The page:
For statistical analysis, the imaged anatomical location was defined and grouped as above or below the diaphragm. One patient with both an atrial and ventricular lead had an MRI procedure both above and below the diaphragm during the same examination and, therefore, was excluded from the analysis. Twenty-six of 61 (42.6%) pacing thresholds changed after an MRI above the diaphragm, and 7 (11.5%) of these were significant. Fourteen of 44 (31.8%) pacing thresholds changed after an MRI below the diaphragm, 3 (6.8%) of which were significant. The chi-square p values associated with anatomy are 0.36 for “any change” in pacing threshold and 0.64 for “any significant change.” Therefore, no association existed between changes in pacing threshold and region of anatomy that underwent imaging (Tables 5 and 6). ⇓⇓
The log-odds ratio of any change in pacing threshold versus peak SAR was 0.41, with a corresponding p value of 0.14. As SAR increases by one unit, the odds of experiencing any change in pacing threshold increase 50%. However, the odds of a significant change in pacing threshold decrease as SAR increases (log-odds = −0.17; p = 0.74). Because the outcome is not statistically significant and the log-odds ratios are relatively close to 1, the disparate directional association is likely due to random variation.
Time from lead implant to the MRI examination was then examined to see whether this factor was related to threshold changes. Although over 40% of recent implants (0 to 4 years prior to MRI examination) experienced a change in pacing thresholds compared with approximately 20% for older leads, the comparison across implant times was not statistically significant for “any change” in pacing thresholds (p = 0.11; Fisher exact test) or for “any significant change” in thresholds (p = 0.63; Fisher exact test) (Tables 7 and 8). ⇓⇓
Results of the multivariate logistic regression analyses demonstrated no interactive effects, with p values for the interaction tests ranging from 0.37 (anatomical location by SAR) to 0.64 (anatomical location by chamber). Effects of each predictor in the multivariate analyses were consistent with that predictor's effect in the multivariate model.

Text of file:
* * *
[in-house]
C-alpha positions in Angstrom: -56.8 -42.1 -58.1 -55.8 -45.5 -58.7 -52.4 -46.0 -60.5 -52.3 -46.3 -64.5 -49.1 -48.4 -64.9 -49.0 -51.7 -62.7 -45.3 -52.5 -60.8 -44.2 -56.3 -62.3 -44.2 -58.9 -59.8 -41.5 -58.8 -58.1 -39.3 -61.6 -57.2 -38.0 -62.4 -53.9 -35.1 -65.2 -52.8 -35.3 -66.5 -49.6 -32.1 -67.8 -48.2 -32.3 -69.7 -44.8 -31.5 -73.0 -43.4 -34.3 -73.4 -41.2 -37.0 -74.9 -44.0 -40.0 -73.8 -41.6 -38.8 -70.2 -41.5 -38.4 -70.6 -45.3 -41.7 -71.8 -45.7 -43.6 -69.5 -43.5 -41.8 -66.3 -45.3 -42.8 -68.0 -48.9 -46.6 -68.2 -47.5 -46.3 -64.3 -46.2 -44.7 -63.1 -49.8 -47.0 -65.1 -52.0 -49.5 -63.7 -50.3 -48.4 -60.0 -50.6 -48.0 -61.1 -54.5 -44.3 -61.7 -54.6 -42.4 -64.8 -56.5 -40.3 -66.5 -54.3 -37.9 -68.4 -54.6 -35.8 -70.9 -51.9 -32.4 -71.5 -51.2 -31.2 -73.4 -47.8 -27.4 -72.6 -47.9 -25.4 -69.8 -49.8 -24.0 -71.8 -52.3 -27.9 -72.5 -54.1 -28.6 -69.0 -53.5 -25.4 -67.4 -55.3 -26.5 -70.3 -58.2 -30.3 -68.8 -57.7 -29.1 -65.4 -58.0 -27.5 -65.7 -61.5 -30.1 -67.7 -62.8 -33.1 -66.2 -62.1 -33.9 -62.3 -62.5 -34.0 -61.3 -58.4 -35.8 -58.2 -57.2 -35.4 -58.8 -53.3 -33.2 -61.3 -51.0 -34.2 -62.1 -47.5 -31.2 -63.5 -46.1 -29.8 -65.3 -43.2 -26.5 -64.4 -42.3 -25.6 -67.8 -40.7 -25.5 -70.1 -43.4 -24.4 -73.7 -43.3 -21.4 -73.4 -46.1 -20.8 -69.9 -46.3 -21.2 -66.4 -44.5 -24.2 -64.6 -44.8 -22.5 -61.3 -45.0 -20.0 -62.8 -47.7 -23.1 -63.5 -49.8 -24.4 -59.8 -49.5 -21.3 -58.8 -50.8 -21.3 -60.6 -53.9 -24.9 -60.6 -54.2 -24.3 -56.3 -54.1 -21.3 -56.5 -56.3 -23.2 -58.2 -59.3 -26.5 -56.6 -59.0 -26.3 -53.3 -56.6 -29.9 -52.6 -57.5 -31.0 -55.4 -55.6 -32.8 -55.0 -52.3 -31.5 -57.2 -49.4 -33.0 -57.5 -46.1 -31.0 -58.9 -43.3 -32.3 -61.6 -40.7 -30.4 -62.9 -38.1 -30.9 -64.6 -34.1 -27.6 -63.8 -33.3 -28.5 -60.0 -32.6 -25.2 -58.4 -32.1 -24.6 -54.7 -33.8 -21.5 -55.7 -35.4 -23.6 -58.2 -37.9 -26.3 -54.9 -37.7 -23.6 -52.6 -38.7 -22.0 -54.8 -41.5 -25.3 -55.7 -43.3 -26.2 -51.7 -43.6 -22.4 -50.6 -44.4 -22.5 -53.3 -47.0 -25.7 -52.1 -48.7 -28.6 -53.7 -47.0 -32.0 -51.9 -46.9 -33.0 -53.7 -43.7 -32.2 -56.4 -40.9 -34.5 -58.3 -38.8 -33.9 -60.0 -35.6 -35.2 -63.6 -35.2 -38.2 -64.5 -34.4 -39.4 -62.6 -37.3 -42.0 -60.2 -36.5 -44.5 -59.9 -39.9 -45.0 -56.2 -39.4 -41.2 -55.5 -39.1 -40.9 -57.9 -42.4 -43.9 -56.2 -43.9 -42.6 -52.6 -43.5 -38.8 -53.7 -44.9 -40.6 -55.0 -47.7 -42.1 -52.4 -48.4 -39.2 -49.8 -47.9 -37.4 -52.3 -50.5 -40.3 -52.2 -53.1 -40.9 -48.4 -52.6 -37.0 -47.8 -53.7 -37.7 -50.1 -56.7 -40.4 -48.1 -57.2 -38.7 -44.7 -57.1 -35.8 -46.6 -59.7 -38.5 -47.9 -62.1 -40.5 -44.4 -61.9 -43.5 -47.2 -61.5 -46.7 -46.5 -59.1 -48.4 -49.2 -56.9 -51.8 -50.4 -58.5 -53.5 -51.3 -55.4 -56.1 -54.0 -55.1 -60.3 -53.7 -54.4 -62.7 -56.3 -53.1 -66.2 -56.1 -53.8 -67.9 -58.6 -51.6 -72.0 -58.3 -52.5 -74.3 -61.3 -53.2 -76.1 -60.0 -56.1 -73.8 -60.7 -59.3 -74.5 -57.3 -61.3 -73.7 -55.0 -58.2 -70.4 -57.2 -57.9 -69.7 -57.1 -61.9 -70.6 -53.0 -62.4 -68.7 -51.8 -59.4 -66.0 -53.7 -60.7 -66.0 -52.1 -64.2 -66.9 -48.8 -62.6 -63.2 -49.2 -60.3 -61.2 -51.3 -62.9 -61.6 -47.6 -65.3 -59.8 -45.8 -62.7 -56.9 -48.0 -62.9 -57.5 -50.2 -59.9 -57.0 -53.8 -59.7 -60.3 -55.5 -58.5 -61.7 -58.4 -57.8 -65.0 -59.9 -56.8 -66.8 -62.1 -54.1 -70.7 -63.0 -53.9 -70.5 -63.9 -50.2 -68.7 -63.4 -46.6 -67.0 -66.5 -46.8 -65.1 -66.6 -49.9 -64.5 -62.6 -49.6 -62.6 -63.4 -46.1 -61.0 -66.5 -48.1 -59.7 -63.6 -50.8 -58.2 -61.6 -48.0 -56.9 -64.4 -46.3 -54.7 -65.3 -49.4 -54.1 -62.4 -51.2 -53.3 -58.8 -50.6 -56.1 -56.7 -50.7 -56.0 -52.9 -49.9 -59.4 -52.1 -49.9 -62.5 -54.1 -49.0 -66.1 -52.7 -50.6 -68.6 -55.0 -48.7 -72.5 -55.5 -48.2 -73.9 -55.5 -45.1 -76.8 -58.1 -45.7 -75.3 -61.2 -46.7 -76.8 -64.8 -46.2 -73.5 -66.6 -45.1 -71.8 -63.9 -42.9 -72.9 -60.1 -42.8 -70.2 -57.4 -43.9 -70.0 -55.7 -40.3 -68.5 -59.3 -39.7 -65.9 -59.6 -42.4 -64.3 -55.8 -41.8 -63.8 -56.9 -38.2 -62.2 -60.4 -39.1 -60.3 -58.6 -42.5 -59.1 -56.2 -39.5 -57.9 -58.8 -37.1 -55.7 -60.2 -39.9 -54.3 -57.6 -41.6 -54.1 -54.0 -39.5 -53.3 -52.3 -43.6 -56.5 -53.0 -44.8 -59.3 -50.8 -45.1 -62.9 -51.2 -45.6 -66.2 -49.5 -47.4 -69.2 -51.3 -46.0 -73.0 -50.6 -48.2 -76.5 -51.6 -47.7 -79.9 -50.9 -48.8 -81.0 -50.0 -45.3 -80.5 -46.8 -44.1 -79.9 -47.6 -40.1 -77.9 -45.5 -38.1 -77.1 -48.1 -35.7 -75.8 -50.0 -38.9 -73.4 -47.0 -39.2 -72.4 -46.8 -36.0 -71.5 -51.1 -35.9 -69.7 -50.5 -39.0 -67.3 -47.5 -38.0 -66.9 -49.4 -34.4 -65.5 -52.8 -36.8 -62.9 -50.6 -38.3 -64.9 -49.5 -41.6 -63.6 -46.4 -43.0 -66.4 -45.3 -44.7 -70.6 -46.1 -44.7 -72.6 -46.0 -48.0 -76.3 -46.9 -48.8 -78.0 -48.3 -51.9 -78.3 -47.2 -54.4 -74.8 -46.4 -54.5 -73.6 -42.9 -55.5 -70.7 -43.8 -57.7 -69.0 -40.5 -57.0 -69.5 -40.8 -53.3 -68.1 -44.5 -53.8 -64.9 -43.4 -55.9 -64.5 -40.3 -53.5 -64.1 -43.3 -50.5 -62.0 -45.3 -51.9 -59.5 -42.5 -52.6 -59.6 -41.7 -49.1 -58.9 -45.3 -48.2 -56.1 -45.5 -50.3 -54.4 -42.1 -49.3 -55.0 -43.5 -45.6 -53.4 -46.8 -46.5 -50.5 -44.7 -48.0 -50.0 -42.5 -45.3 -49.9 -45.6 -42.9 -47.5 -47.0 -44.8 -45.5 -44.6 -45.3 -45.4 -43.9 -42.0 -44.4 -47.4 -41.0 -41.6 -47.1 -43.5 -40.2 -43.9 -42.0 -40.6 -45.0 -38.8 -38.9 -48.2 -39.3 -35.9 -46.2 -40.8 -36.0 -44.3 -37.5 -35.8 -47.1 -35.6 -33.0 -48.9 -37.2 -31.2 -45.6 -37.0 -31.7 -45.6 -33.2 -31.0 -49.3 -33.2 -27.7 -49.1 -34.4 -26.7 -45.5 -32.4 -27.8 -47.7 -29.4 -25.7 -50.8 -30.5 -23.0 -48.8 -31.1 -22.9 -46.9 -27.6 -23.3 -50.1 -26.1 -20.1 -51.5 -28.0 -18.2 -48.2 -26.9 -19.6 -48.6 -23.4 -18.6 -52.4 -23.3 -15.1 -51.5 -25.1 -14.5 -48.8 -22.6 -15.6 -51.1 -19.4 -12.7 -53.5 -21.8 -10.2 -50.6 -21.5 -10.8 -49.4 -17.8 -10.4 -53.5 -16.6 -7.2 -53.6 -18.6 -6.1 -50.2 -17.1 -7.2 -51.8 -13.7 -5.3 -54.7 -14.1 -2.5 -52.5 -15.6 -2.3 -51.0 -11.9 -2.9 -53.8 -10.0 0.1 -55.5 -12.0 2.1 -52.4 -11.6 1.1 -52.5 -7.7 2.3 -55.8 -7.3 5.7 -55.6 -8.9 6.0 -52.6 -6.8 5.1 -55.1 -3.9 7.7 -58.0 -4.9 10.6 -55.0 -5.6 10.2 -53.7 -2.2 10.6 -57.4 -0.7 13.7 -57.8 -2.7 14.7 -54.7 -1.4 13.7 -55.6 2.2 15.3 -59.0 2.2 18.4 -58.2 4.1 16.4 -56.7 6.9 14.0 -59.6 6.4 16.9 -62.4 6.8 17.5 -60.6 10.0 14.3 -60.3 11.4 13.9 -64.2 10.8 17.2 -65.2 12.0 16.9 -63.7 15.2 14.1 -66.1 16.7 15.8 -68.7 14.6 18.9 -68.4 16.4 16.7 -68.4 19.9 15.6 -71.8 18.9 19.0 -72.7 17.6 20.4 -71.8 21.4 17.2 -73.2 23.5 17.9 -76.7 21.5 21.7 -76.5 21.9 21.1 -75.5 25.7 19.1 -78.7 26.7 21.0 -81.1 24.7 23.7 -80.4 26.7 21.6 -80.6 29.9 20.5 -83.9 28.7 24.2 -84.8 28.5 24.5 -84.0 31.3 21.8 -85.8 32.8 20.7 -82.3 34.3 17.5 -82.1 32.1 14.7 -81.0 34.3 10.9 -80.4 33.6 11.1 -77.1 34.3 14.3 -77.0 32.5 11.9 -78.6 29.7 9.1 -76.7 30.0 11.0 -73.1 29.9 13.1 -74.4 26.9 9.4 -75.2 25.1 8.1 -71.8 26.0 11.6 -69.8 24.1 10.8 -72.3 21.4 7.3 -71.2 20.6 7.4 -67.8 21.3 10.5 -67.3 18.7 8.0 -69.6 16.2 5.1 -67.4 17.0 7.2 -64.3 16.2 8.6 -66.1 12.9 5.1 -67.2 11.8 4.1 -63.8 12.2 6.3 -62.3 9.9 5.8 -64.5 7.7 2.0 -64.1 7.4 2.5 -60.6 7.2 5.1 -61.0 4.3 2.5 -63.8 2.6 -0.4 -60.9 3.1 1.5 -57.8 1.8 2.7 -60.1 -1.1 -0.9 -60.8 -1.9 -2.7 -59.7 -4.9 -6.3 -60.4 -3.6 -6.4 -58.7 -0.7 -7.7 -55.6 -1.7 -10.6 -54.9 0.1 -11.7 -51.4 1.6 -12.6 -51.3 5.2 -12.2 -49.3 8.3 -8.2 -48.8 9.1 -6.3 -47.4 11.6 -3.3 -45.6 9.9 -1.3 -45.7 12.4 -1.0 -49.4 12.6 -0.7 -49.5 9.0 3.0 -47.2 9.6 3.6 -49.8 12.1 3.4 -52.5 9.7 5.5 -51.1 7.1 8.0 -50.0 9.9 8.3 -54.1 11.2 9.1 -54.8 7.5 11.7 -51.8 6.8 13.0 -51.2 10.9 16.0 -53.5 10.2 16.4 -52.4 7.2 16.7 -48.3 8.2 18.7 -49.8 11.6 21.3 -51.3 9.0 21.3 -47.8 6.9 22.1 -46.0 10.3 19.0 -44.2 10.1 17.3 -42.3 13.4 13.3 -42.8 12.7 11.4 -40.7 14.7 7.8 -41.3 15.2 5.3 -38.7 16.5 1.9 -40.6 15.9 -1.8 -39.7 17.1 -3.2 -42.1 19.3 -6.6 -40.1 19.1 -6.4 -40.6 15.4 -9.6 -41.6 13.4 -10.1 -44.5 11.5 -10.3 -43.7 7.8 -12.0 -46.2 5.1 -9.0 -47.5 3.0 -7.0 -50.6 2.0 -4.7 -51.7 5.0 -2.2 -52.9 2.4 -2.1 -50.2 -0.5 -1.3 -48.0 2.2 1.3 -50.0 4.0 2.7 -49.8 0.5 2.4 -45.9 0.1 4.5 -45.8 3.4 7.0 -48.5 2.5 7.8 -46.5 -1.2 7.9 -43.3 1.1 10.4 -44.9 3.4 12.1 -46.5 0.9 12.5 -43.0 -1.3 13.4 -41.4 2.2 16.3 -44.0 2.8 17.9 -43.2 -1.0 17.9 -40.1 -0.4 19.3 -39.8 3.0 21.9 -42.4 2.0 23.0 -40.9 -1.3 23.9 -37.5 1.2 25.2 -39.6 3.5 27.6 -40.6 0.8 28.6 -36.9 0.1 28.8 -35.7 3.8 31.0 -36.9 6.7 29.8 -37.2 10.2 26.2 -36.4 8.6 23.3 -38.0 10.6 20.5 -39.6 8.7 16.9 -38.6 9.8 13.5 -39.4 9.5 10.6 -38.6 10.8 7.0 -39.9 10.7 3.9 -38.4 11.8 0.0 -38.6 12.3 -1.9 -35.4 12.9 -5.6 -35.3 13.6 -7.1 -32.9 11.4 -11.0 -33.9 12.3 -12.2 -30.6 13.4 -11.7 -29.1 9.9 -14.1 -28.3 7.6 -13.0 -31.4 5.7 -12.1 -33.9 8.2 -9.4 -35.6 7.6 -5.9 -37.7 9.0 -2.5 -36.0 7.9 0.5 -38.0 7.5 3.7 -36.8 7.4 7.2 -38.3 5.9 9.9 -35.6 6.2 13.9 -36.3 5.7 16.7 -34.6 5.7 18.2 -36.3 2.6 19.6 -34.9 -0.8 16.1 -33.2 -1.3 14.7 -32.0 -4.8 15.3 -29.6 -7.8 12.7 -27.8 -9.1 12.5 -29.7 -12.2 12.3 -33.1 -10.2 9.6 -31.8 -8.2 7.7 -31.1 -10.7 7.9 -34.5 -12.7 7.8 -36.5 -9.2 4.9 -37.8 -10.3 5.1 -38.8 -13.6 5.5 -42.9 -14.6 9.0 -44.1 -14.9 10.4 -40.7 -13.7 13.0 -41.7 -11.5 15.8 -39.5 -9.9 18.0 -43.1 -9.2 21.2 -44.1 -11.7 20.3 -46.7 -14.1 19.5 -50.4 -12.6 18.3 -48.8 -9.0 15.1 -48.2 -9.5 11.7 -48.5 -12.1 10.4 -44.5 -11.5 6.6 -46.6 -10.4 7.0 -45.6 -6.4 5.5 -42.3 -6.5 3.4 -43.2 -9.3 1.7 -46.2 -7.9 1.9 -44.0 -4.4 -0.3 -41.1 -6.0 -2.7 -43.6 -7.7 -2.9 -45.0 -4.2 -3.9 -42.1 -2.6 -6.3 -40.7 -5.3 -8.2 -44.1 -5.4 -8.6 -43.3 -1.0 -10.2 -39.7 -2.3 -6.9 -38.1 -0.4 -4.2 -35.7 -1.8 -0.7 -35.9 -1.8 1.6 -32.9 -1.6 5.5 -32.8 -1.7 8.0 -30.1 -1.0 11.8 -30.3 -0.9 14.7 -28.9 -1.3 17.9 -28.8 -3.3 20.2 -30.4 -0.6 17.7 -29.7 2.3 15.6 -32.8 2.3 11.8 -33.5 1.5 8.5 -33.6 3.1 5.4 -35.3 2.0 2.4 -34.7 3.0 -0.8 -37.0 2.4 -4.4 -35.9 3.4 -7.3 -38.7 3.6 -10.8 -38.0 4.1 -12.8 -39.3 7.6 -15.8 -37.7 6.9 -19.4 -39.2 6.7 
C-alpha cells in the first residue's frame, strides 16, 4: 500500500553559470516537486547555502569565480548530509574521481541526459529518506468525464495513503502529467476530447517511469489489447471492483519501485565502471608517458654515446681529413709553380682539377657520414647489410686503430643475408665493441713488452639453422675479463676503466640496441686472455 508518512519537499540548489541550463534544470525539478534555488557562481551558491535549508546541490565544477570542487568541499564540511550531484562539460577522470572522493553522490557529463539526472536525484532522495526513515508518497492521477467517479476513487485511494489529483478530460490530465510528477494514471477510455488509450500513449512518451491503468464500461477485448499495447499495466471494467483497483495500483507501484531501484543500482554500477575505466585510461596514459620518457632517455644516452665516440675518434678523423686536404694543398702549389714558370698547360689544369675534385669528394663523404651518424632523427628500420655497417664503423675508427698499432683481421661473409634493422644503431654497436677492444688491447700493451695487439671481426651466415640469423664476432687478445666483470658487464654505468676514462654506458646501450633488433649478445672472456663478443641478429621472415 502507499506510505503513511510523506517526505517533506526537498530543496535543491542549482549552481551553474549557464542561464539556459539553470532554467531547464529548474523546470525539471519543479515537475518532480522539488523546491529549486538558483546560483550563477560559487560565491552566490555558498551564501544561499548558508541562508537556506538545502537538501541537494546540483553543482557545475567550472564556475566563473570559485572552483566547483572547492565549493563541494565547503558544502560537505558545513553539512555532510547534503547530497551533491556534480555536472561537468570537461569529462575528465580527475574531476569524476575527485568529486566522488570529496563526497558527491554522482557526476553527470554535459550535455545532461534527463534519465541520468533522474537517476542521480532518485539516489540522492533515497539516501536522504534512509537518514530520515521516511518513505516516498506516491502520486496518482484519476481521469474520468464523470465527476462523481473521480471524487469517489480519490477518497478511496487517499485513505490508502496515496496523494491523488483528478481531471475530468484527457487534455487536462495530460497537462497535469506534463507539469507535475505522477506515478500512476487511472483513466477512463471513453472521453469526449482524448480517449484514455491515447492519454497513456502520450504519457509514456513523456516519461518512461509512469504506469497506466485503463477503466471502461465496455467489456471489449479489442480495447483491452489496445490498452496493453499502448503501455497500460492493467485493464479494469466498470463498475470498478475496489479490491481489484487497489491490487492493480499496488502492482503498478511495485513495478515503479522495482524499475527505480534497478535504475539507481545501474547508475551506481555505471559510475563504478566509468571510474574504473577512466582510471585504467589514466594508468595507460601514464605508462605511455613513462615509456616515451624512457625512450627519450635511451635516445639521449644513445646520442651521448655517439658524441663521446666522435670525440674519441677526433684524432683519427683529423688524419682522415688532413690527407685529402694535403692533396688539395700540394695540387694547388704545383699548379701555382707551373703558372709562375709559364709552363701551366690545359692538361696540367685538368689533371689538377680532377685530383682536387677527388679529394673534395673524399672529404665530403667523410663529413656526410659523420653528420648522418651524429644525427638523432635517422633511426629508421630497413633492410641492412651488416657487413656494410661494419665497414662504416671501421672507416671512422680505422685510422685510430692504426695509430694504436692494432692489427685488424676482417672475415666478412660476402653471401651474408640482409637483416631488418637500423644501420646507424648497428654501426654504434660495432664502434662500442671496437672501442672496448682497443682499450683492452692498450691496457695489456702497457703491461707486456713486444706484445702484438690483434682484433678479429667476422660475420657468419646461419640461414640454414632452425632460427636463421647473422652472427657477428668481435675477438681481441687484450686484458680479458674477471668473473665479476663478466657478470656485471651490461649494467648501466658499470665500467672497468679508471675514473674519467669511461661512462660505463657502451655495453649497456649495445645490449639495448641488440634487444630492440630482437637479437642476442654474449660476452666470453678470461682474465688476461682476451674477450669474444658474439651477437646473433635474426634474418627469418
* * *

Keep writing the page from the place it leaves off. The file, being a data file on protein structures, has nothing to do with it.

Additionally, changes were seen on the ECG during testing that were clinically without symptoms or consequence. Atrial over-sensing of electromagnetic noise leading to ventricular tracking at the upper rate limit of the pacemaker was seen in two patients. Another episode of atrial over-sensing led to inhibition of pacing in an AAI system. Ventricular over-sensing with pacing inhibition for one heart beat occurred in one patient. Five patients exhibited transient non–magnet-mode behavior, most likely due to an open reed switch. Finally, one pacemaker with a minute ventilation feature sensed noise as an increase in minute ventilation and, therefore, paced at the upper rate limit. All other devices demonstrated magnet-mode behavior during the MRI procedure. No episodes of pacing above the upper rate limit were noted, and no arrhythmias were encountered.
Magnetic resonance imaging has become the ideal test in many areas of clinical medicine. Because of its high spatial and contrast resolution, it is now the primary diagnostic imaging test of choice for disorders of the central nervous and musculoskeletal systems. It is also important for oncological and certain cardiovascular disorders. In certain clinical instances, denying a patient an MRI procedure may have a significant effect on the patient's care. Subsequently, this could prove to have a major impact on overall public health. The most recent data from 2002 suggest that 2.4 million people in the U.S. now have permanent implanted pacemakers. An additional 430,000 individuals are estimated to undergo pacemaker implantation in 2003 (Scot Milchman, Guidant Corporation, St. Paul, Minnesota, personal communication, April 28, 2003). This large group of patients is presently being denied a potentially important diagnostic examination.